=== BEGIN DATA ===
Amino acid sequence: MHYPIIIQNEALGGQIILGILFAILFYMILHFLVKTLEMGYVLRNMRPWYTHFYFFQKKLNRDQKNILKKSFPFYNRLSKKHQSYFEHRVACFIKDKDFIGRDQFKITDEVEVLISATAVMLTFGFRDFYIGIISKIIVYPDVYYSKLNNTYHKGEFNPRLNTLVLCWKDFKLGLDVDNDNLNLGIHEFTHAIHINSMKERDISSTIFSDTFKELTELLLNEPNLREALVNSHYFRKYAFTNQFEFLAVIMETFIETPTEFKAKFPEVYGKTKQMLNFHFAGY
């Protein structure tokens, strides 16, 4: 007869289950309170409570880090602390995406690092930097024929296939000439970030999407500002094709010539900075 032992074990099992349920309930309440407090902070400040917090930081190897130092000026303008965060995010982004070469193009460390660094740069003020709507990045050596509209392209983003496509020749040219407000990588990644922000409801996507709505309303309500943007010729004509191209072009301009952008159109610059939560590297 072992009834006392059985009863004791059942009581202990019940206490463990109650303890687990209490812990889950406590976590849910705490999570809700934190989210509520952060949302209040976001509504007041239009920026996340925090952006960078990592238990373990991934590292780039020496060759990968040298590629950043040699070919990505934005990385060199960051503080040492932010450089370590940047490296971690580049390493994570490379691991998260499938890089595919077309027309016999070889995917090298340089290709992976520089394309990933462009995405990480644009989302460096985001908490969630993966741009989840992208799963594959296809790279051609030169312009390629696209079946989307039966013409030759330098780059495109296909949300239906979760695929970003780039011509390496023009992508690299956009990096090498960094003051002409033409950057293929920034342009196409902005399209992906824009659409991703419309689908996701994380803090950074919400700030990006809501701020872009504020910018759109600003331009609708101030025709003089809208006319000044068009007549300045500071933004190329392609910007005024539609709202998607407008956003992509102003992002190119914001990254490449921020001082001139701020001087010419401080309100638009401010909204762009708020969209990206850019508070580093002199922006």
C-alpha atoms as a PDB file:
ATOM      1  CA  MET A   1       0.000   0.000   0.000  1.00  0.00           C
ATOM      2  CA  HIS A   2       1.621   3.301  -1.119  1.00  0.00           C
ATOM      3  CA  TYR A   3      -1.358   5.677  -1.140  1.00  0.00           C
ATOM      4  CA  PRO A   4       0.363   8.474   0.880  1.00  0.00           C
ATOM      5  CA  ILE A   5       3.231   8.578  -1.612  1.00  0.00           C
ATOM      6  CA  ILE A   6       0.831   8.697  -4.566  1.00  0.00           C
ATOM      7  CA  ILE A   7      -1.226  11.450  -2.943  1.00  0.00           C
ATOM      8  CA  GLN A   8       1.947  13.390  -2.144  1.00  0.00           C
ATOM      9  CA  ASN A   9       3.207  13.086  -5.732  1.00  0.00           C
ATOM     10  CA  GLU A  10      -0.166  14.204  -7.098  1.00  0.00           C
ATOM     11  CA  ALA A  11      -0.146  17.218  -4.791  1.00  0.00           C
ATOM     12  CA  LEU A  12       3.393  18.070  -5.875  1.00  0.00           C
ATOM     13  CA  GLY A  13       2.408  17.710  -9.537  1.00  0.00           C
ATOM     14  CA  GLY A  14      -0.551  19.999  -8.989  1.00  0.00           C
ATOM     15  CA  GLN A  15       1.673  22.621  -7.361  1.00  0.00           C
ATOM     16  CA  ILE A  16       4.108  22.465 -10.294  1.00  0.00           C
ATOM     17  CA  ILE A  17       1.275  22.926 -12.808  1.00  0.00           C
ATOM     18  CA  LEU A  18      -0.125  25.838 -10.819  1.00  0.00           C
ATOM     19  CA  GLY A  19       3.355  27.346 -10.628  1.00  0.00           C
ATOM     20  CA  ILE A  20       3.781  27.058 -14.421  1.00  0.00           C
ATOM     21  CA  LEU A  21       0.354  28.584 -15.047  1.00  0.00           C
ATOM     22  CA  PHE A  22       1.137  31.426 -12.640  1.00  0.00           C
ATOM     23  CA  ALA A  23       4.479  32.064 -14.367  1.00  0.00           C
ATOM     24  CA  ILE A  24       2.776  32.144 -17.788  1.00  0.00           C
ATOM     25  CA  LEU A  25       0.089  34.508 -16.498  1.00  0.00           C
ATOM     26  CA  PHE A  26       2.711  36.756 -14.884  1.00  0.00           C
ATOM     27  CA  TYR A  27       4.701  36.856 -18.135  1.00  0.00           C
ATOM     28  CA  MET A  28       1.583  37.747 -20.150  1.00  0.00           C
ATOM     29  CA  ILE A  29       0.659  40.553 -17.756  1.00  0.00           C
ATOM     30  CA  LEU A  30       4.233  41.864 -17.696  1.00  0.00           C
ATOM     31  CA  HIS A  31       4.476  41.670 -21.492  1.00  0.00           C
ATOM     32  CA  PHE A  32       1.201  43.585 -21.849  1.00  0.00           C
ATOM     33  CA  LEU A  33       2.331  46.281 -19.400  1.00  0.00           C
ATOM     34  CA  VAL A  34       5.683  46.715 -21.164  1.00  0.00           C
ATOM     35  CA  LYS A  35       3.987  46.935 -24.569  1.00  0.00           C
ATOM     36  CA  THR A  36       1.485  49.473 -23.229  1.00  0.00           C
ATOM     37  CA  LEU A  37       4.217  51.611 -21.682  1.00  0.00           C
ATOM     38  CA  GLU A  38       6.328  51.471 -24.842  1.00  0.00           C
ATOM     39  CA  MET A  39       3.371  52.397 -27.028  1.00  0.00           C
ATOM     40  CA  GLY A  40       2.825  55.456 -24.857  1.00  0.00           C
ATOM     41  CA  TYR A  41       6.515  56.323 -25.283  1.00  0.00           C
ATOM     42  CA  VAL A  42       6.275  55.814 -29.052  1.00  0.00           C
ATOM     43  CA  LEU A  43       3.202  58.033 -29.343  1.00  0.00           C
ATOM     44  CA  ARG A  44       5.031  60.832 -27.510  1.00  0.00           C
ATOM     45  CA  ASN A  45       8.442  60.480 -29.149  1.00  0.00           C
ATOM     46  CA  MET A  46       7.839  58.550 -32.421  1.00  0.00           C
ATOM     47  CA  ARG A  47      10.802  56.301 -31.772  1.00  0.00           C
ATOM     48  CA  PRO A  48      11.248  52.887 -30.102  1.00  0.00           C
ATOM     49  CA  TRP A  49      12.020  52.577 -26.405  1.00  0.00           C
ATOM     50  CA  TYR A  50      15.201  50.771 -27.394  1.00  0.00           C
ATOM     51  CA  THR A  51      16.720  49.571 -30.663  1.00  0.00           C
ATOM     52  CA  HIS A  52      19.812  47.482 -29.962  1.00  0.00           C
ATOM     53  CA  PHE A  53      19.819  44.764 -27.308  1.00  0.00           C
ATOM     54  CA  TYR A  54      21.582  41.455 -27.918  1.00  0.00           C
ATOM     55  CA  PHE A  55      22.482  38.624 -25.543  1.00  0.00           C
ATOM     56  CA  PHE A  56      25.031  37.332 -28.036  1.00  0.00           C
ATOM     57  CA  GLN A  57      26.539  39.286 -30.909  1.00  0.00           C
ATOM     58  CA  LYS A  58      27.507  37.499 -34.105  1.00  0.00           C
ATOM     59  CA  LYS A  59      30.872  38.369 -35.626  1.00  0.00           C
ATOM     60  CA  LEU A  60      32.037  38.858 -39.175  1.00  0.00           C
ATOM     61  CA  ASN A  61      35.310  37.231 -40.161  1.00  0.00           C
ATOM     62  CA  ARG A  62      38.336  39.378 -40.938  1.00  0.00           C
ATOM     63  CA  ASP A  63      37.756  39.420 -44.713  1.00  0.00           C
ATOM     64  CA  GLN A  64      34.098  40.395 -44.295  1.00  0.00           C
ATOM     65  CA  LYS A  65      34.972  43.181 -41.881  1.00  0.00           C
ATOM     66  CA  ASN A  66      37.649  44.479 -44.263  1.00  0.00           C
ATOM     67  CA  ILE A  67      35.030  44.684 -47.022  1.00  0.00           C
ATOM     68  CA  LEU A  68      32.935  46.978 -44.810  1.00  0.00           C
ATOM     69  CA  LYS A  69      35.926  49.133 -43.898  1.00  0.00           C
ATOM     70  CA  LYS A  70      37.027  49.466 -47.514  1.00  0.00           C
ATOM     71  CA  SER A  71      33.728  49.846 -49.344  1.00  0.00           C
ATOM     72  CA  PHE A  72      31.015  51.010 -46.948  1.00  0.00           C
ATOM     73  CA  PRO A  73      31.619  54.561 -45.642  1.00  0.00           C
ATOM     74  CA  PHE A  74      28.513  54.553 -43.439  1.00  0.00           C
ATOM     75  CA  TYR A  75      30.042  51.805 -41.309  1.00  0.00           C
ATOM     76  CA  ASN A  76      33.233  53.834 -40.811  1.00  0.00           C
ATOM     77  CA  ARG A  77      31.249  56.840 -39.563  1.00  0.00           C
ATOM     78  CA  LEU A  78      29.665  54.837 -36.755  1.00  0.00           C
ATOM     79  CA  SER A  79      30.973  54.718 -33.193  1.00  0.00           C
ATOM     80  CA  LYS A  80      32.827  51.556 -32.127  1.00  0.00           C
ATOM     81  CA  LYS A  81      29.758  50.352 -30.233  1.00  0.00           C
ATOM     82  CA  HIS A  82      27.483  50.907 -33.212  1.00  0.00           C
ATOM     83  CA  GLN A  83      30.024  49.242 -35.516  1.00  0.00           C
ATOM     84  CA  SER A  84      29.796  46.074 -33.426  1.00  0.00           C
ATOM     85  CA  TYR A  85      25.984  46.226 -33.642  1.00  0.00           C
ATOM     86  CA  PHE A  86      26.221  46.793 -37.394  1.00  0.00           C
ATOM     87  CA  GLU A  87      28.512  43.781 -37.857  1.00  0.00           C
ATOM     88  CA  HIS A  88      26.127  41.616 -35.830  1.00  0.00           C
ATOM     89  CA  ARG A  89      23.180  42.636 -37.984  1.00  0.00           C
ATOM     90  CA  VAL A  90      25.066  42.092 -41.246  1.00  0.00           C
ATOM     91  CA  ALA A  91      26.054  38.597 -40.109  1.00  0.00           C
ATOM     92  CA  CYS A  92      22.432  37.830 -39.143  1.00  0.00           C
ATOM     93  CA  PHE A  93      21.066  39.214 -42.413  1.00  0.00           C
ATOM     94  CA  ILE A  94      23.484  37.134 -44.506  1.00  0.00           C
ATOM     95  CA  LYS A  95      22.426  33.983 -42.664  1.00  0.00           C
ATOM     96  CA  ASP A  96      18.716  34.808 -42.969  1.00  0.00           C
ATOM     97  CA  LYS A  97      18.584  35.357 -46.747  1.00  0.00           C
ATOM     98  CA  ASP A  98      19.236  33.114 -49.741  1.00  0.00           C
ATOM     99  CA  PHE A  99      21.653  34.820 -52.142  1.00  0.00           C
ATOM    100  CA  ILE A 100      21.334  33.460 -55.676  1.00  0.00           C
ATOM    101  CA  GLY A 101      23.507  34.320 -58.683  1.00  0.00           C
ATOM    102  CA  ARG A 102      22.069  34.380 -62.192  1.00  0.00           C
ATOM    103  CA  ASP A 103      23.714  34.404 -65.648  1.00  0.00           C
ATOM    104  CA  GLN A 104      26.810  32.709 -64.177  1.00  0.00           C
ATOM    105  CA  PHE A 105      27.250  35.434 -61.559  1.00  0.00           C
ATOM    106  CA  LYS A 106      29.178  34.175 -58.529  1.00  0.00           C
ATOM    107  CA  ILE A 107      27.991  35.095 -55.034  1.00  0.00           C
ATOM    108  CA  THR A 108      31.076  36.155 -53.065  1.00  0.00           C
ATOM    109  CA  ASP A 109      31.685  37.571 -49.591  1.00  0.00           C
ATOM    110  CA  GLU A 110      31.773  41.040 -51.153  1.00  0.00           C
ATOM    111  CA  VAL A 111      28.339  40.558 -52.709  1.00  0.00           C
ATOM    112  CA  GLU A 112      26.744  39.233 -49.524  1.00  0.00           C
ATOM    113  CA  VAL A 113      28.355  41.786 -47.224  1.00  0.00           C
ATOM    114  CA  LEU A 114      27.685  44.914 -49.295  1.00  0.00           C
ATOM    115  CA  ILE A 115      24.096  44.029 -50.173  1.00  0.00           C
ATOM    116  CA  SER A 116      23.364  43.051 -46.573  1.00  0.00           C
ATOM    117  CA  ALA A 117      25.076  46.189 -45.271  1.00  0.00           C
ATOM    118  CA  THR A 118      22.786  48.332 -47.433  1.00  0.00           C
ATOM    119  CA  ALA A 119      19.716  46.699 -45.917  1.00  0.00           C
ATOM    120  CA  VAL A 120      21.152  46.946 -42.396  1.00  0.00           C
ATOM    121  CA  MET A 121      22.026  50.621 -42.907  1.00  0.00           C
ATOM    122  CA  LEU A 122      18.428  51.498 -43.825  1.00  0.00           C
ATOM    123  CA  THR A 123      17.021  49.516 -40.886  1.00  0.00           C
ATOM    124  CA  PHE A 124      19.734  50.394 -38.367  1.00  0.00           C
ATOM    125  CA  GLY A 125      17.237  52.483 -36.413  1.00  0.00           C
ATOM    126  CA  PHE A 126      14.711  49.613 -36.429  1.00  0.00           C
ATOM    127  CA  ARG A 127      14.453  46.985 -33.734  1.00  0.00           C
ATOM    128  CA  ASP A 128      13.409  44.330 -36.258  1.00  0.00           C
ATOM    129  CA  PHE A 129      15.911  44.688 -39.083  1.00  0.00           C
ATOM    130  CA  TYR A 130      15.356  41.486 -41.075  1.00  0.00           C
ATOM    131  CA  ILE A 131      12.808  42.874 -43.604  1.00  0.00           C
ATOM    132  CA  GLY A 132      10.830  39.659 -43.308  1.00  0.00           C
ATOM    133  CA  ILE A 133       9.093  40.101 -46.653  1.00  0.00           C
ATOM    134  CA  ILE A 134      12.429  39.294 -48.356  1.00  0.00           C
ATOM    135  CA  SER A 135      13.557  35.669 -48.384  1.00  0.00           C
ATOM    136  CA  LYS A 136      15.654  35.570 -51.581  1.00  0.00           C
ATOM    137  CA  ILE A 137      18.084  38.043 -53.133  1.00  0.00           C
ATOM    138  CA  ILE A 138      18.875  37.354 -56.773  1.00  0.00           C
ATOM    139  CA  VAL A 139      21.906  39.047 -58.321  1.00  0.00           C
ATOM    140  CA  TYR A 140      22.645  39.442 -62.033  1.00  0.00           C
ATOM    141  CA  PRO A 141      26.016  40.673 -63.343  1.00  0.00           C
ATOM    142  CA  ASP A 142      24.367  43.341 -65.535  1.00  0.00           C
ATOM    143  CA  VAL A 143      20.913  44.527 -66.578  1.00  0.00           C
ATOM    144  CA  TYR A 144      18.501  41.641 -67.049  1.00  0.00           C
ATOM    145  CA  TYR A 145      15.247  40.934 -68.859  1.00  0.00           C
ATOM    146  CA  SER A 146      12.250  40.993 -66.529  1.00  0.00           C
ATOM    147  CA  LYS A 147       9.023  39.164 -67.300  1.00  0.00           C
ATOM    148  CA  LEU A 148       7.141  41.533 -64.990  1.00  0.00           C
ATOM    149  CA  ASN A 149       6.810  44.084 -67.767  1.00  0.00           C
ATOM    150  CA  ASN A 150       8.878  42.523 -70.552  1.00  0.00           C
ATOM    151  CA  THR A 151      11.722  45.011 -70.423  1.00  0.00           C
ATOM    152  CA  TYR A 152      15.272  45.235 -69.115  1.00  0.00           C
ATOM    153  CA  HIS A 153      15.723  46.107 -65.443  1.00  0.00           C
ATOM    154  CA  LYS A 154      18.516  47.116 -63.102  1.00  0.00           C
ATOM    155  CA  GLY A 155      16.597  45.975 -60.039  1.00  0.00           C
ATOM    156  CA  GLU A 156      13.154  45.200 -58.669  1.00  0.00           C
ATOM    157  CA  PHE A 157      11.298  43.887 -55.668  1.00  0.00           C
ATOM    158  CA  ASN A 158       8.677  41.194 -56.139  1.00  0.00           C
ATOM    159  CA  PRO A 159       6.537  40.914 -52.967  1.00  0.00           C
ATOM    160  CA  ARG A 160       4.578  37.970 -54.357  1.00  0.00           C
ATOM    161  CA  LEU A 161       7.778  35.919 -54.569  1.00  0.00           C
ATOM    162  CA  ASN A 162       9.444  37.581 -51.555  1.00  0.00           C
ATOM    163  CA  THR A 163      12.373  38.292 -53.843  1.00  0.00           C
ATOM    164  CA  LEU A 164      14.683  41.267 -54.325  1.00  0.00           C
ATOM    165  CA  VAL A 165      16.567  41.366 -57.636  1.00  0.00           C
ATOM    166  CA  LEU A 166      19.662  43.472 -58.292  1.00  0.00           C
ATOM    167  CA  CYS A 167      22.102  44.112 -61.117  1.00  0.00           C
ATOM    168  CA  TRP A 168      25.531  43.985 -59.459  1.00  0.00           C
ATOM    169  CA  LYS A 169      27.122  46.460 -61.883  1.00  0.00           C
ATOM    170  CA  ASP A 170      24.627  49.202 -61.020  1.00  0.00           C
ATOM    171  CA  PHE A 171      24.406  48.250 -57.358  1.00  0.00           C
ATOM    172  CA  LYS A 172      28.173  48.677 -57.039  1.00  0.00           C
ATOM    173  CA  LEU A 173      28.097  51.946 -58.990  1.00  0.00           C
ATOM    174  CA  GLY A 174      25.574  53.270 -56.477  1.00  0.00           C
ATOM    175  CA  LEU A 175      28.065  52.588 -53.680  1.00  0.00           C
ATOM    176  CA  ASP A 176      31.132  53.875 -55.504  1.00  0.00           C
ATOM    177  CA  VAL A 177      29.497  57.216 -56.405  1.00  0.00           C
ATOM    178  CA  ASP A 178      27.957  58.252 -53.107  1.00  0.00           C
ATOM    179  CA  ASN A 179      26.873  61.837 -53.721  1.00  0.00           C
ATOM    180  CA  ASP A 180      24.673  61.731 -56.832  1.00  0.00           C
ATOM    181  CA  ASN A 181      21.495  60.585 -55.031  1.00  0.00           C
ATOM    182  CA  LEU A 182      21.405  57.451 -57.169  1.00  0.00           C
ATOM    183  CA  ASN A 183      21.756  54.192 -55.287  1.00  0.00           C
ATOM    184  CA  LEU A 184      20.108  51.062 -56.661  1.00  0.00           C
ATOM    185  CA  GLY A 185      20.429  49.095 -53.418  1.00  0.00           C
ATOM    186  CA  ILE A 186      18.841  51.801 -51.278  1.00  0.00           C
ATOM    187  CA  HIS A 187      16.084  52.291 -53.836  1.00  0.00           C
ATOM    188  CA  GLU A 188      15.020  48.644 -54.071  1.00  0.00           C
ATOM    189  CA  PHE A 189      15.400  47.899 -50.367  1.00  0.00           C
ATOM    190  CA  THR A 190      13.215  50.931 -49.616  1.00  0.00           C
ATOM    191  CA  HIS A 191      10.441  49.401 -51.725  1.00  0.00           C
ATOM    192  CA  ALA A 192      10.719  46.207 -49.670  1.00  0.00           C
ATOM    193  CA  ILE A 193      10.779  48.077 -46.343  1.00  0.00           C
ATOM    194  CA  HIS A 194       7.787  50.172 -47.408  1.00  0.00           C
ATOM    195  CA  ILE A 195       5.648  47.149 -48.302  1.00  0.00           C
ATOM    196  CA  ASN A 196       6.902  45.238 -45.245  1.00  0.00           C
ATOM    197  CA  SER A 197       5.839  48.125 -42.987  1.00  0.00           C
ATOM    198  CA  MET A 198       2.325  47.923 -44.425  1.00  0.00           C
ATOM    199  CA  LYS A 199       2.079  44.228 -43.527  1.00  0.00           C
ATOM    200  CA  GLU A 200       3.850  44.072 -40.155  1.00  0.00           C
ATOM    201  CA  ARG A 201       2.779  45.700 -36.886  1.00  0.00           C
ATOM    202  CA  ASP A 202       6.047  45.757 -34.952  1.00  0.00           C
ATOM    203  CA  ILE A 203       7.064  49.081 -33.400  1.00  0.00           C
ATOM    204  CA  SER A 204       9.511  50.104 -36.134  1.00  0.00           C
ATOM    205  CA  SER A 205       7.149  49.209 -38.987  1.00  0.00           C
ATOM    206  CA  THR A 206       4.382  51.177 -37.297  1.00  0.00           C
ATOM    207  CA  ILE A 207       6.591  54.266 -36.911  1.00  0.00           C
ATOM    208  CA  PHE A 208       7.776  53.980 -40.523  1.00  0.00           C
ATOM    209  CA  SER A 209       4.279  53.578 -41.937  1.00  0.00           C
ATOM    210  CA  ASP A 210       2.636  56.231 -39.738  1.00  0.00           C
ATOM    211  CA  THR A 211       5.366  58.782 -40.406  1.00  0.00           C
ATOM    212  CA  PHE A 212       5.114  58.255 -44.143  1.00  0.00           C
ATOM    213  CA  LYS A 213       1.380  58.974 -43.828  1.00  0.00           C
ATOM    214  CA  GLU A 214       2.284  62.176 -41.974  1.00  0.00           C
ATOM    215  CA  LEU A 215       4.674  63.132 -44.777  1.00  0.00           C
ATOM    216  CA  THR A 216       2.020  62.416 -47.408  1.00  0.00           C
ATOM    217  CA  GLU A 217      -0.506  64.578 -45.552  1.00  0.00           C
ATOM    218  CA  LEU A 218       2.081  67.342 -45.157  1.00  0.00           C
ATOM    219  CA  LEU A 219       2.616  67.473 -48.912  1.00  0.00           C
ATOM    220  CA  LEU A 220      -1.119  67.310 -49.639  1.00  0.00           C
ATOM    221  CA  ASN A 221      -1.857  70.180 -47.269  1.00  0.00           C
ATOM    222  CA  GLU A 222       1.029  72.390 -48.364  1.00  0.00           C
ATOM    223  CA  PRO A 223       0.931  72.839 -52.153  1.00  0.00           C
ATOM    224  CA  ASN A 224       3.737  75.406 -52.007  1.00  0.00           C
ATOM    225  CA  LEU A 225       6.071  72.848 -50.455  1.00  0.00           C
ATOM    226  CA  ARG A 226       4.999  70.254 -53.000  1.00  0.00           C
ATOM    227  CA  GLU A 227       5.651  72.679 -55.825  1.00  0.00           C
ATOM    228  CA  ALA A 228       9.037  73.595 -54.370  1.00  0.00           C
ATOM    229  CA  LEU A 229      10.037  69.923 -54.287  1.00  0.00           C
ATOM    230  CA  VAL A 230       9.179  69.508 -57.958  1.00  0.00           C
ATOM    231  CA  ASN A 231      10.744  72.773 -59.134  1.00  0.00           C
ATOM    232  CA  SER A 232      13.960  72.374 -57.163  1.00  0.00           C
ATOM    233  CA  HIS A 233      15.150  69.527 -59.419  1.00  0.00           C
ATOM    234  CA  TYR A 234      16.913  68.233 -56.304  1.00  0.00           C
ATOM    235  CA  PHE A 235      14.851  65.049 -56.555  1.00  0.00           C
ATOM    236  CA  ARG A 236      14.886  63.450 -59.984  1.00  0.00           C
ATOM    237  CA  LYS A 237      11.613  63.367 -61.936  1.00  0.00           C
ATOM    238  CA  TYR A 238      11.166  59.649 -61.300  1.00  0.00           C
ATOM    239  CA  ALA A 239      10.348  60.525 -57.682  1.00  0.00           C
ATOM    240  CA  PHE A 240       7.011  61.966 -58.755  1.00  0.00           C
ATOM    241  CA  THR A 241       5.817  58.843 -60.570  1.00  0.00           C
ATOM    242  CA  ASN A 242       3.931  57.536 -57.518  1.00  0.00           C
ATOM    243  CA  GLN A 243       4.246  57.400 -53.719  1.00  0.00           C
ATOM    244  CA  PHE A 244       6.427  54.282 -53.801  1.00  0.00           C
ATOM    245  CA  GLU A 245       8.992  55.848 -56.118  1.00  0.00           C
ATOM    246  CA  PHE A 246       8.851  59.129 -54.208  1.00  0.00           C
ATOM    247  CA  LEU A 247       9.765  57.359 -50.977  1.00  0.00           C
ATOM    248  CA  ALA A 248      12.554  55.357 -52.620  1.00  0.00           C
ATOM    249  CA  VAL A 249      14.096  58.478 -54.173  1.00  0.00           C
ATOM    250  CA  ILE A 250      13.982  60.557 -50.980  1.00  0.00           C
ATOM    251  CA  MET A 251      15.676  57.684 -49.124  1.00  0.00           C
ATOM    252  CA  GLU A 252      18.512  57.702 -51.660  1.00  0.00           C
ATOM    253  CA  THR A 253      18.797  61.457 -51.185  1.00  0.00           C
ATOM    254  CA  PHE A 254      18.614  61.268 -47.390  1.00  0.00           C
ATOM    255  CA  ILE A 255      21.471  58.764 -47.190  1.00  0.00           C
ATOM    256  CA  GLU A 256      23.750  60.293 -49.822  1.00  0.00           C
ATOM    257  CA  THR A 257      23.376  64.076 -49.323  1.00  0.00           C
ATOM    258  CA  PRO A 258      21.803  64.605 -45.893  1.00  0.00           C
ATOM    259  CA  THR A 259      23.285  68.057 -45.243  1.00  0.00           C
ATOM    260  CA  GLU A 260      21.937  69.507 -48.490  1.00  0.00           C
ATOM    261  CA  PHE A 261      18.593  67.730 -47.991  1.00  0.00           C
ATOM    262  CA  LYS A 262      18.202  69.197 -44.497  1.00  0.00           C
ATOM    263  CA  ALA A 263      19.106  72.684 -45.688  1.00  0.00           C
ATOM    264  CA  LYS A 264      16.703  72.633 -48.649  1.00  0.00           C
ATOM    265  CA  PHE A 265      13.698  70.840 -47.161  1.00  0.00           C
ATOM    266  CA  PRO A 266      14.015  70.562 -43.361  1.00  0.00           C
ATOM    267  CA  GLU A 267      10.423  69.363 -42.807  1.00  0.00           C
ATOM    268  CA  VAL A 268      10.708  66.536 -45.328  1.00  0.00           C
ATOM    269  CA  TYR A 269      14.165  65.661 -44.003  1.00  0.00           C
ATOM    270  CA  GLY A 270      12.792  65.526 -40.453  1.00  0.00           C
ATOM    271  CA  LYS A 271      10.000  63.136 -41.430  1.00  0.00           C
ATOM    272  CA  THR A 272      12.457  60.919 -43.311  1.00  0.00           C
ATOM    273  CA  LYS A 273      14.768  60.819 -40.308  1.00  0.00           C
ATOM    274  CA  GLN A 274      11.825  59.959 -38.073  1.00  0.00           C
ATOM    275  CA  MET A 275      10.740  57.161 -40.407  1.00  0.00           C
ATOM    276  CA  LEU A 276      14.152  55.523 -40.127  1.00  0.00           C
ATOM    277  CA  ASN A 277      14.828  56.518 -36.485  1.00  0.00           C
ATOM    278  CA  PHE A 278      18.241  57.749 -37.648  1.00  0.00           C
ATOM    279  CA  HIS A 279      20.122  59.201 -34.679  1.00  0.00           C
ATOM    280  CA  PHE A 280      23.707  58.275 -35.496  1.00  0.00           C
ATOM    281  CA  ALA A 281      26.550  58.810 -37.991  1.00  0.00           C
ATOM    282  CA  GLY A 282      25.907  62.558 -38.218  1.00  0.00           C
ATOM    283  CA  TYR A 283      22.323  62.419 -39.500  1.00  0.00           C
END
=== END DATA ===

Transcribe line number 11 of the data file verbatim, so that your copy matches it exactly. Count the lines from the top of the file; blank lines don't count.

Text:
ATOM      8  CA  GLN A   8       1.947  13.390  -2.144  1.00  0.00           C